While studies show that most women have faked or exaggerated an orgasm at least once in their sex life, they aren’t the only ones. Obviously you can’t fake an erection, but as long as they’re hard, the way men fake it is not so dissimilar from the way women do.
Acting methods may include moaning, groaning, grunting, panting, gasping, fucking harder and faster, then stopping and feigning relief. You might do it to please your partner one night when you’re not feeling especially randy. If you’re tired, it may be a way to signal that sex is over and that, if you’re a hetero woman, it’s time for your man to come. Maybe you have trouble having an orgasm, or it takes you longer, leaving you feeling frustrated, impatient, or worse – insecure.
There’s nothing inherently wrong with pretending the Big O is happening when it isn’t. But sometimes a plan to please, perform, or ease the pressure of common expectations can backfire. Is acting as-if really worth it?
Playing the part can be risky in a couple of ways. What if they can tell I’m faking? If your performance isn’t Oscar-worthy, your partner may feel that they’ve failed you or that they’re inadequate and need to try harder to turn you on. If they sense you’re not being real, they may start to wonder if you always fake it. On the other hand, maybe you’re really good at it; maybe you nail it (as it were) every time. But there’s no dress rehearsal; it doesn’t help you make it real. You can’t apply the old “fake it ’til you make it” adage to this one. Ultimately, it will end in disappointment for somebody.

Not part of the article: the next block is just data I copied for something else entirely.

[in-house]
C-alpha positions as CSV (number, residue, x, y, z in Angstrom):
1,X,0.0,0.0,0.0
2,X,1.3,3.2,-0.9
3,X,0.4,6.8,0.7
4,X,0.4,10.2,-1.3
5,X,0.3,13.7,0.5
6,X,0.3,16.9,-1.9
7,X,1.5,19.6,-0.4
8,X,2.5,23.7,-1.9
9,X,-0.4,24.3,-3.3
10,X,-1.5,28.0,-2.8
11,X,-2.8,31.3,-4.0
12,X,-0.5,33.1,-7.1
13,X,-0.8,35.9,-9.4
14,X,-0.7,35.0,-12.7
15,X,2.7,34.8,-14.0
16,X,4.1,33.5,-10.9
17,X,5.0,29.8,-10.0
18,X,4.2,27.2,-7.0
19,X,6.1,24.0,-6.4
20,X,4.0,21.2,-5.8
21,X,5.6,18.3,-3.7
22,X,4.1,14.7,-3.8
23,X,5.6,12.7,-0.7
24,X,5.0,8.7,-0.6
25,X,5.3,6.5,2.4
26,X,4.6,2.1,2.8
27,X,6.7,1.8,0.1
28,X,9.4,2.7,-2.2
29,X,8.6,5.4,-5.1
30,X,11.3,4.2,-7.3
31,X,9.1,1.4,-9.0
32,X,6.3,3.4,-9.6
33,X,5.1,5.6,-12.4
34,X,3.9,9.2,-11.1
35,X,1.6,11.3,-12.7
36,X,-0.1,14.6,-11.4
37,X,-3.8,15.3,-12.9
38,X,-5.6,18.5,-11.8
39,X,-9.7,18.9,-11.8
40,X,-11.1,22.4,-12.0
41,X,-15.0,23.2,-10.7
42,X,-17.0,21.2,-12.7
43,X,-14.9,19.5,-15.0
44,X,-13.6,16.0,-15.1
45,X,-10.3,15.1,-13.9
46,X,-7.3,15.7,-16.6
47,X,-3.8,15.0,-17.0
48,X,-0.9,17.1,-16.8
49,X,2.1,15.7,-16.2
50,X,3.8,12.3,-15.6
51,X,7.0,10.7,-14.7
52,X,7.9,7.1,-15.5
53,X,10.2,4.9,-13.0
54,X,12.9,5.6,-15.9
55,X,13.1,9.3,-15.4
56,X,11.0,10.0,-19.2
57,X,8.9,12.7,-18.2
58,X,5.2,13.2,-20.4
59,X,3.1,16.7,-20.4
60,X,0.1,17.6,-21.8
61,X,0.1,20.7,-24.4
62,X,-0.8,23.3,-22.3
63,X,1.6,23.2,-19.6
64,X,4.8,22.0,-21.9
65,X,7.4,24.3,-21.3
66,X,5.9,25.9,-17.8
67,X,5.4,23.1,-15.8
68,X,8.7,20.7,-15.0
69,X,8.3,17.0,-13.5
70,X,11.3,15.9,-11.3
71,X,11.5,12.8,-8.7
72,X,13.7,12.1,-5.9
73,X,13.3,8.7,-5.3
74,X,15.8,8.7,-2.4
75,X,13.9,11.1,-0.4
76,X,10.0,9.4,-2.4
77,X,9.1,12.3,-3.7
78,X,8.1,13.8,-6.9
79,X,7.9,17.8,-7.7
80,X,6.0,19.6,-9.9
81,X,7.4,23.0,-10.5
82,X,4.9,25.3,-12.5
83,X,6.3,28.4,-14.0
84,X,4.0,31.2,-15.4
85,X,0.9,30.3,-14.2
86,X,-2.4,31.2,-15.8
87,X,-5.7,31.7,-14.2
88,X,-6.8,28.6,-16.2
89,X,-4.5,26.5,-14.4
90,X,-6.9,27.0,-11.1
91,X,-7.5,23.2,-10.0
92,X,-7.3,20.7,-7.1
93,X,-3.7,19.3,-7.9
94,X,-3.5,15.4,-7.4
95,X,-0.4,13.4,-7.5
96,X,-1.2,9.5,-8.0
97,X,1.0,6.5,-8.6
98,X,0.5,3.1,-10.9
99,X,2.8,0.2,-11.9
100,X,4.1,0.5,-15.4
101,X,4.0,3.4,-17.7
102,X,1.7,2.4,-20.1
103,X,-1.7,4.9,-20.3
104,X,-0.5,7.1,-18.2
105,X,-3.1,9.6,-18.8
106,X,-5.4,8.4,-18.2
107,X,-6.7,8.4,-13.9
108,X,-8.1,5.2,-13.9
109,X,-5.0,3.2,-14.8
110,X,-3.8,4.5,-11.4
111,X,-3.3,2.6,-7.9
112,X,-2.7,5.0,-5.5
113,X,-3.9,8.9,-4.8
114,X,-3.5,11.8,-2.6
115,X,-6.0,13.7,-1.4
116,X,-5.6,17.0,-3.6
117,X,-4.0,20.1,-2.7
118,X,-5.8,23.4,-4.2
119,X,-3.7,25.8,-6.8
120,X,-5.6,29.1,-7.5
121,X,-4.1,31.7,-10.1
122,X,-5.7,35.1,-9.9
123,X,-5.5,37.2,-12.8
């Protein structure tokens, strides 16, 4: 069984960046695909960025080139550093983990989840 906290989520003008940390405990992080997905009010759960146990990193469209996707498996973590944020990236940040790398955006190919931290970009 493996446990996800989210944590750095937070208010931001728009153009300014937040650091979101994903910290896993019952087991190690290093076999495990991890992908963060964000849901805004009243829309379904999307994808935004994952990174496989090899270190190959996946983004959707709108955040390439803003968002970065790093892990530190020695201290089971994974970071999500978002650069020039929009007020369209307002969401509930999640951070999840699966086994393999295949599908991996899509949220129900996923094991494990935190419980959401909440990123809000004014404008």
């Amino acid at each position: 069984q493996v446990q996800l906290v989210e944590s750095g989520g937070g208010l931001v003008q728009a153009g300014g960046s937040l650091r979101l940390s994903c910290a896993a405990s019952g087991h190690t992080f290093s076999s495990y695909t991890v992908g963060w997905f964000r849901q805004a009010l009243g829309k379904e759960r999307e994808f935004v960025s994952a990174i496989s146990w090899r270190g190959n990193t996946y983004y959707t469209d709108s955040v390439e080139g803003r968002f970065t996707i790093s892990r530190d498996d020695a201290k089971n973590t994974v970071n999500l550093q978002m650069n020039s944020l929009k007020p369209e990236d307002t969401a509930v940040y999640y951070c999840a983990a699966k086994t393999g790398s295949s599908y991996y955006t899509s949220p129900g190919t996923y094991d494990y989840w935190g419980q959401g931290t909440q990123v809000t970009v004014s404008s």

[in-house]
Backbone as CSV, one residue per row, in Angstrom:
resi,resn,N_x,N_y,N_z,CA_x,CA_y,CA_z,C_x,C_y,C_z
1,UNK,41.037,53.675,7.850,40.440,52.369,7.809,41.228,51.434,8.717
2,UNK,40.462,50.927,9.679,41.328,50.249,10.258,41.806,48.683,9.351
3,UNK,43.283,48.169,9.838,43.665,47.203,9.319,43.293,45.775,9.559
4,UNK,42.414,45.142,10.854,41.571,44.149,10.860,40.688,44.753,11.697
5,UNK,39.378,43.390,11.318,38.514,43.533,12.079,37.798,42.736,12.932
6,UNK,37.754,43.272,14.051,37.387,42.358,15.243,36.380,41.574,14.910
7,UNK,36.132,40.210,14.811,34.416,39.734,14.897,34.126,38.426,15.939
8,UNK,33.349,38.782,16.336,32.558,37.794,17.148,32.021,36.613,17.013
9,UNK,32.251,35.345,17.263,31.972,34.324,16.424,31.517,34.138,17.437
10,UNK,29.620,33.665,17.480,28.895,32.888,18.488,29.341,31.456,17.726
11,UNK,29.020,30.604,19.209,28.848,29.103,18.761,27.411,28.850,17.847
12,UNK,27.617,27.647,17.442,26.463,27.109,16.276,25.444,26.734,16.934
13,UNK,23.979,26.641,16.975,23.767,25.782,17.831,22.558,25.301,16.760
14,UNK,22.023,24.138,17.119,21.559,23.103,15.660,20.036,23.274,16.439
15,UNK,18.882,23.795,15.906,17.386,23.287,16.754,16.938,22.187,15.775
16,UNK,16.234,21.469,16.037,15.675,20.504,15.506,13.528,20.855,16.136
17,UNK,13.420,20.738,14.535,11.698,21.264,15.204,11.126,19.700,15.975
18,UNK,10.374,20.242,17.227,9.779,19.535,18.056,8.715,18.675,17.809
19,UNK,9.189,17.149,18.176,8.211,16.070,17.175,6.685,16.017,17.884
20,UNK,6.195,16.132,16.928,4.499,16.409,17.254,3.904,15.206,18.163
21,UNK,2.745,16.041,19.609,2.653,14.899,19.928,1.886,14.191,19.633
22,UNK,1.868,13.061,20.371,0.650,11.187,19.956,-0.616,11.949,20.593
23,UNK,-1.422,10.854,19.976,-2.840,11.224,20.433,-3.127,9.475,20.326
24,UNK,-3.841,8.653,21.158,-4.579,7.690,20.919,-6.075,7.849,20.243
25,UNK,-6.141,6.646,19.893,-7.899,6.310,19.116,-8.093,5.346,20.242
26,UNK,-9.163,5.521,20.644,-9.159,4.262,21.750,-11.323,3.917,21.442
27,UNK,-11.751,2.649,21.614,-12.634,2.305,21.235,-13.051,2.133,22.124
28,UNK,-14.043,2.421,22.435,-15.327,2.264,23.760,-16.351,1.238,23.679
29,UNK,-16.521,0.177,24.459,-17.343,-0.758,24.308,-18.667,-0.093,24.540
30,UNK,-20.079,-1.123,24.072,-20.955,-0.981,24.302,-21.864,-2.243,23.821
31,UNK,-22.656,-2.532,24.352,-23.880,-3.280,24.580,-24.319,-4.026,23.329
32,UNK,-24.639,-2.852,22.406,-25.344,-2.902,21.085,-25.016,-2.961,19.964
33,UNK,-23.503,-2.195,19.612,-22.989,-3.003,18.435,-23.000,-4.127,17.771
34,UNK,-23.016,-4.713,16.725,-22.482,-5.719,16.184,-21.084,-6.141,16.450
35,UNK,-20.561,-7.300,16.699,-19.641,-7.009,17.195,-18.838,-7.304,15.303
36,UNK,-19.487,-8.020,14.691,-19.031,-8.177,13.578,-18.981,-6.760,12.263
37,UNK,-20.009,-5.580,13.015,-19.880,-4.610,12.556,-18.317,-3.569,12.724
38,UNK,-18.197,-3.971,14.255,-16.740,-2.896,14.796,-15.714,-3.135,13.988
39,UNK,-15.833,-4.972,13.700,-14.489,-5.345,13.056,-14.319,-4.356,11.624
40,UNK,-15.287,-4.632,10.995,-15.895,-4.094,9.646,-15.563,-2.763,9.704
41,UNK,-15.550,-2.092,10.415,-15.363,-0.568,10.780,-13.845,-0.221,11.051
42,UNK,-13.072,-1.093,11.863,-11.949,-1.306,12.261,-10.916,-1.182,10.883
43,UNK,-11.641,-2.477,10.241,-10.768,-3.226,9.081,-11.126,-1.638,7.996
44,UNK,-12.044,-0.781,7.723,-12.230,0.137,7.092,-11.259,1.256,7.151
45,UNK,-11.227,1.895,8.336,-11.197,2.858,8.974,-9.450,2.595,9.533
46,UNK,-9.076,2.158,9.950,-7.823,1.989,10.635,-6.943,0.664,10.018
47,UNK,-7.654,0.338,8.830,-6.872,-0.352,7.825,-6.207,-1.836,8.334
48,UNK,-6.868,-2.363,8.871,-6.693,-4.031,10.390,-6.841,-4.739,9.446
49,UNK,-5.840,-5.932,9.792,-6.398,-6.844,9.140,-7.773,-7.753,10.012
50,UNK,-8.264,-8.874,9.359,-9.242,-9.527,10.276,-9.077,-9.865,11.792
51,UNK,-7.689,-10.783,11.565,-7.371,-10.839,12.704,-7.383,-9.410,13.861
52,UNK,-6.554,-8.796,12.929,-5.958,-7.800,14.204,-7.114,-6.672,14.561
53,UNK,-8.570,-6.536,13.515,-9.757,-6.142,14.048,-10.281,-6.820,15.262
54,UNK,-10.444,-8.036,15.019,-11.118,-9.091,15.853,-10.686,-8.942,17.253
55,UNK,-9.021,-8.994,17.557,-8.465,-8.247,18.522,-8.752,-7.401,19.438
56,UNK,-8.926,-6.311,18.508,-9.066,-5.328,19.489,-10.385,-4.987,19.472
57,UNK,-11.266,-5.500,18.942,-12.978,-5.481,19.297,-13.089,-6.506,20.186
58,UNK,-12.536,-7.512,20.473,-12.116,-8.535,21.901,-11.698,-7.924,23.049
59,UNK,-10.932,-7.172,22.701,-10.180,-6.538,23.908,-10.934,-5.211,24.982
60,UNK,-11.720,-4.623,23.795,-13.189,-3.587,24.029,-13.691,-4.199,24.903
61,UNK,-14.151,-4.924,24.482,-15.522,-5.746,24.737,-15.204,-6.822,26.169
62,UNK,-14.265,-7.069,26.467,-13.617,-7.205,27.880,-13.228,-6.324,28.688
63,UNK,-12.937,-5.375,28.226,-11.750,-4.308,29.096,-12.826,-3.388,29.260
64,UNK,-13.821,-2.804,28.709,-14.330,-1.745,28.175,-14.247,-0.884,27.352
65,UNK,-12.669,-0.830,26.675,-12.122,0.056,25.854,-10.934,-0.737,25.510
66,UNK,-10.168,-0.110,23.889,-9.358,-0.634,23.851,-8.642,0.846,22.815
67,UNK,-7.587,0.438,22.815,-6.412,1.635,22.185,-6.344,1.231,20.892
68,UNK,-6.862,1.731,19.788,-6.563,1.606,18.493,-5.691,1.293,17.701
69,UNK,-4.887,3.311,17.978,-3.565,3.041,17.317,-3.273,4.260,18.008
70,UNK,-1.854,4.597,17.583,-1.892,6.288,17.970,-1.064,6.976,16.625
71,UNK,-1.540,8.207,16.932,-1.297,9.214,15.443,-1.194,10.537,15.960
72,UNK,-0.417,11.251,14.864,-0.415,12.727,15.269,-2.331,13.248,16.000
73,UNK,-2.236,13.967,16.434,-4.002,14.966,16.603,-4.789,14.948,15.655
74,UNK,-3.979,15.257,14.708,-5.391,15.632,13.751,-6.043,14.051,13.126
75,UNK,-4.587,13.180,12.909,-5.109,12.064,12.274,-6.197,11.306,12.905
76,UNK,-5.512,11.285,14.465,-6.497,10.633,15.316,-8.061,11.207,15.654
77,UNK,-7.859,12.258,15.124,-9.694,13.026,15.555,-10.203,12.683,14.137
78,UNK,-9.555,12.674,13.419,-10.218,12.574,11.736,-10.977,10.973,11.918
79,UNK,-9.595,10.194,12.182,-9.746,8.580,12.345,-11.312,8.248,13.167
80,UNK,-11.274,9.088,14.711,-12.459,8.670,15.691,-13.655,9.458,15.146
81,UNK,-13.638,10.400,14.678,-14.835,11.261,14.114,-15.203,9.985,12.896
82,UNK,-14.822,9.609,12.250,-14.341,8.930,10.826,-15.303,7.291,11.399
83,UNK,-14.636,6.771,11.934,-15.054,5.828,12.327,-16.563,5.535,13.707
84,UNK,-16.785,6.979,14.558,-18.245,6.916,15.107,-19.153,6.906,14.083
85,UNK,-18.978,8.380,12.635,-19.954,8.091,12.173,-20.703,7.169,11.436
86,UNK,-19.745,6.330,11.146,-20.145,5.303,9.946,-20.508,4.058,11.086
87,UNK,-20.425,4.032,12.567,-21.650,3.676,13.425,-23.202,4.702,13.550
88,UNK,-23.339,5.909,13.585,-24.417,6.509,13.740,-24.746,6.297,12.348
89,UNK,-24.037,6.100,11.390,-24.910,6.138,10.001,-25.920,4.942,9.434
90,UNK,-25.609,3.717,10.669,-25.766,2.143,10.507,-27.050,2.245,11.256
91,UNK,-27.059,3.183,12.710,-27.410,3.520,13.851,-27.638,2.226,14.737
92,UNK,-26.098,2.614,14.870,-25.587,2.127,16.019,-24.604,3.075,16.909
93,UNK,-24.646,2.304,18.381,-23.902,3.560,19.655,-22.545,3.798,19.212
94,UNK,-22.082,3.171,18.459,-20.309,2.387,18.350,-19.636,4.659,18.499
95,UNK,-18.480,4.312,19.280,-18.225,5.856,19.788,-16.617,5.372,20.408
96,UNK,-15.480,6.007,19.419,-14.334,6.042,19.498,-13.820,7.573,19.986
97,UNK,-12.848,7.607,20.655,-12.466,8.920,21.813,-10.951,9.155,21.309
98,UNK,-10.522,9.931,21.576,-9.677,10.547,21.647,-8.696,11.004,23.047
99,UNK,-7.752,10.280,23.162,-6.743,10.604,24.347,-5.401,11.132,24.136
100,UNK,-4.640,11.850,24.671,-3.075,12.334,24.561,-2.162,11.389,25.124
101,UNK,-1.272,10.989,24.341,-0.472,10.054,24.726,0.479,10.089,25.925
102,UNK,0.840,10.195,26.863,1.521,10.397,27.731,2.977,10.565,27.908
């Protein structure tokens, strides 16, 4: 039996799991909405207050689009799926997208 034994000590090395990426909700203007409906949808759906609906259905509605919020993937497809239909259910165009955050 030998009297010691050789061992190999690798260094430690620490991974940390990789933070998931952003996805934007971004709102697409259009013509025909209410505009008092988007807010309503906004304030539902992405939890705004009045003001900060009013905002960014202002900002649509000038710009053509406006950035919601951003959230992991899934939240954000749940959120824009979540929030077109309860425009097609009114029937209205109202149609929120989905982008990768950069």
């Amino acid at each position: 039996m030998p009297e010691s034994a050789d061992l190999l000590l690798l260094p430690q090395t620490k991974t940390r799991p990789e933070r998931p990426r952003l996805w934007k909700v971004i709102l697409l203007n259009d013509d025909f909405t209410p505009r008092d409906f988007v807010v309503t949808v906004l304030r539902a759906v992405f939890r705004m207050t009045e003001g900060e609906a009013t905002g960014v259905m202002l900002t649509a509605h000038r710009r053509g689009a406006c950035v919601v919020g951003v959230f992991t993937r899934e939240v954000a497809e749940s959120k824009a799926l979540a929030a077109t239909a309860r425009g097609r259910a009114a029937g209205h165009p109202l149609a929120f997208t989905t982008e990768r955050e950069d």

So while there may be a time and a place for method acting on occasion, communication is always your best bet. As often as you can, resist your Meg Ryan impression in favor of just being real. As psychologist Suzanne Lachmann tells Psychology Today, “At the end of the day, nobody wins if you fake it.”